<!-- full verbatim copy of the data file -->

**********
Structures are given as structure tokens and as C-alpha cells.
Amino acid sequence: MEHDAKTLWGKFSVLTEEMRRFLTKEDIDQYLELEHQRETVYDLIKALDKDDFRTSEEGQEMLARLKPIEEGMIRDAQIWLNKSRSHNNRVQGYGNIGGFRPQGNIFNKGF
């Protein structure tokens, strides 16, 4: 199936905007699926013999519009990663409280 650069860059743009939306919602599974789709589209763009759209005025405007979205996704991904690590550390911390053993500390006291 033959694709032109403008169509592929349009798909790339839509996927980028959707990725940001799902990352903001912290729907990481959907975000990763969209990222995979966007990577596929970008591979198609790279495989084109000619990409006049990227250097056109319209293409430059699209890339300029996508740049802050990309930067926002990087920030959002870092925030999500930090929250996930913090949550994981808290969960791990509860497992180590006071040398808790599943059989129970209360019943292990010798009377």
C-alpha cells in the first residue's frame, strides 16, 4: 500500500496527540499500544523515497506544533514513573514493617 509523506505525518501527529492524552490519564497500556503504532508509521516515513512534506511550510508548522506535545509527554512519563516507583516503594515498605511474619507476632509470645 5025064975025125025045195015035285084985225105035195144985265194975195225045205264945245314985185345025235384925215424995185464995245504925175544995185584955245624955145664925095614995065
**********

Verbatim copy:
Structures are given as structure tokens and as C-alpha cells.
Amino acid sequence: MEHDAKTLWGKFSVLTEEMRRFLTKEDIDQYLELEHQRETVYDLIKALDKDDFRTSEEGQEMLARLKPIEEGMIRDAQIWLNKSRSHNNRVQGYGNIGGFRPQGNIFNKGF
């Protein structure tokens, strides 16, 4: 199936905007699926013999519009990663409280 650069860059743009939306919602599974789709589209763009759209005025405007979205996704991904690590550390911390053993500390006291 033959694709032109403008169509592929349009798909790339839509996927980028959707990725940001799902990352903001912290729907990481959907975000990763969209990222995979966007990577596929970008591979198609790279495989084109000619990409006049990227250097056109319209293409430059699209890339300029996508740049802050990309930067926002990087920030959002870092925030999500930090929250996930913090949550994981808290969960791990509860497992180590006071040398808790599943059989129970209360019943292990010798009377």
C-alpha cells in the first residue's frame, strides 16, 4: 500500500496527540499500544523515497506544533514513573514493617 509523506505525518501527529492524552490519564497500556503504532508509521516515513512534506511550510508548522506535545509527554512519563516507583516503594515498605511474619507476632509470645 5025064975025125025045195015035285084985225105035195144985265194975195225045205264945245314985185345025235384925215424995185464995245504925175544995185584955245624955145664925095614995065